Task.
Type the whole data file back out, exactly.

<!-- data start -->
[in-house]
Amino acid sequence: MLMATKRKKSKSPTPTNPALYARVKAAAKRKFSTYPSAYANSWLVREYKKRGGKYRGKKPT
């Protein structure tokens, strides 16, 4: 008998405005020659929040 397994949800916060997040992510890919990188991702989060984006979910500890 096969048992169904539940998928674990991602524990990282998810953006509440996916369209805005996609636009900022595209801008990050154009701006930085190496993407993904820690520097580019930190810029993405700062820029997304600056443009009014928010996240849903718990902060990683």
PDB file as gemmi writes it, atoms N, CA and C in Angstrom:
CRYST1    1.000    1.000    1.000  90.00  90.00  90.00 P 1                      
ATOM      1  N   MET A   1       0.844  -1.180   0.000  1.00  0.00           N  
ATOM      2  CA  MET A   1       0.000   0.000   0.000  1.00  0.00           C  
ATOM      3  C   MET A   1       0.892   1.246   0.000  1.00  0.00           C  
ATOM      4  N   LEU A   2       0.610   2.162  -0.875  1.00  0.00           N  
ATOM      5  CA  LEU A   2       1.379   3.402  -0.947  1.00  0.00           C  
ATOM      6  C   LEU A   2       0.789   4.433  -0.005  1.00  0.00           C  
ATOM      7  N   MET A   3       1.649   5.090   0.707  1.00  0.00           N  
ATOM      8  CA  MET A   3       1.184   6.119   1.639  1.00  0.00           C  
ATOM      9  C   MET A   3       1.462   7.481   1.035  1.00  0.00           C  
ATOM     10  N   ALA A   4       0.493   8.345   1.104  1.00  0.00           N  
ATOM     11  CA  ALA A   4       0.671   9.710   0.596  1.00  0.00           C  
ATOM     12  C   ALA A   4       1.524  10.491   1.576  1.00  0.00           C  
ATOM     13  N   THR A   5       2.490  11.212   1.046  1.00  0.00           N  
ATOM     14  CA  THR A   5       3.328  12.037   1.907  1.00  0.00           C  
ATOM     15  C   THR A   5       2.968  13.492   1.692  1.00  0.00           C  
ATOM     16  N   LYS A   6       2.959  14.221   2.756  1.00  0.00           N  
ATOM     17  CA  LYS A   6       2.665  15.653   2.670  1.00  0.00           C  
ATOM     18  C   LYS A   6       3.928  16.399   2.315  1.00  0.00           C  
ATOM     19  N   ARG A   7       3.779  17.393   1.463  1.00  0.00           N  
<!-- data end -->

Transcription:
[in-house]
Amino acid sequence: MLMATKRKKSKSPTPTNPALYARVKAAAKRKFSTYPSAYANSWLVREYKKRGGKYRGKKPT
């Protein structure tokens, strides 16, 4: 008998405005020659929040 397994949800916060997040992510890919990188991702989060984006979910500890 096969048992169904539940998928674990991602524990990282998810953006509440996916369209805005996609636009900022595209801008990050154009701006930085190496993407993904820690520097580019930190810029993405700062820029997304600056443009009014928010996240849903718990902060990683």
PDB file as gemmi writes it, atoms N, CA and C in Angstrom:
CRYST1    1.000    1.000    1.000  90.00  90.00  90.00 P 1                      
ATOM      1  N   MET A   1       0.844  -1.180   0.000  1.00  0.00           N  
ATOM      2  CA  MET A   1       0.000   0.000   0.000  1.00  0.00           C  
ATOM      3  C   MET A   1       0.892   1.246   0.000  1.00  0.00           C  
ATOM      4  N   LEU A   2       0.610   2.162  -0.875  1.00  0.00           N  
ATOM      5  CA  LEU A   2       1.379   3.402  -0.947  1.00  0.00           C  
ATOM      6  C   LEU A   2       0.789   4.433  -0.005  1.00  0.00           C  
ATOM      7  N   MET A   3       1.649   5.090   0.707  1.00  0.00           N  
ATOM      8  CA  MET A   3       1.184   6.119   1.639  1.00  0.00           C  
ATOM      9  C   MET A   3       1.462   7.481   1.035  1.00  0.00           C  
ATOM     10  N   ALA A   4       0.493   8.345   1.104  1.00  0.00           N  
ATOM     11  CA  ALA A   4       0.671   9.710   0.596  1.00  0.00           C  
ATOM     12  C   ALA A   4       1.524  10.491   1.576  1.00  0.00           C  
ATOM     13  N   THR A   5       2.490  11.212   1.046  1.00  0.00           N  
ATOM     14  CA  THR A   5       3.328  12.037   1.907  1.00  0.00           C  
ATOM     15  C   THR A   5       2.968  13.492   1.692  1.00  0.00           C  
ATOM     16  N   LYS A   6       2.959  14.221   2.756  1.00  0.00           N  
ATOM     17  CA  LYS A   6       2.665  15.653   2.670  1.00  0.00           C  
ATOM     18  C   LYS A   6       3.928  16.399   2.315  1.00  0.00           C  
ATOM     19  N   ARG A   7       3.779  17.393   1.463  1.00  0.00           N  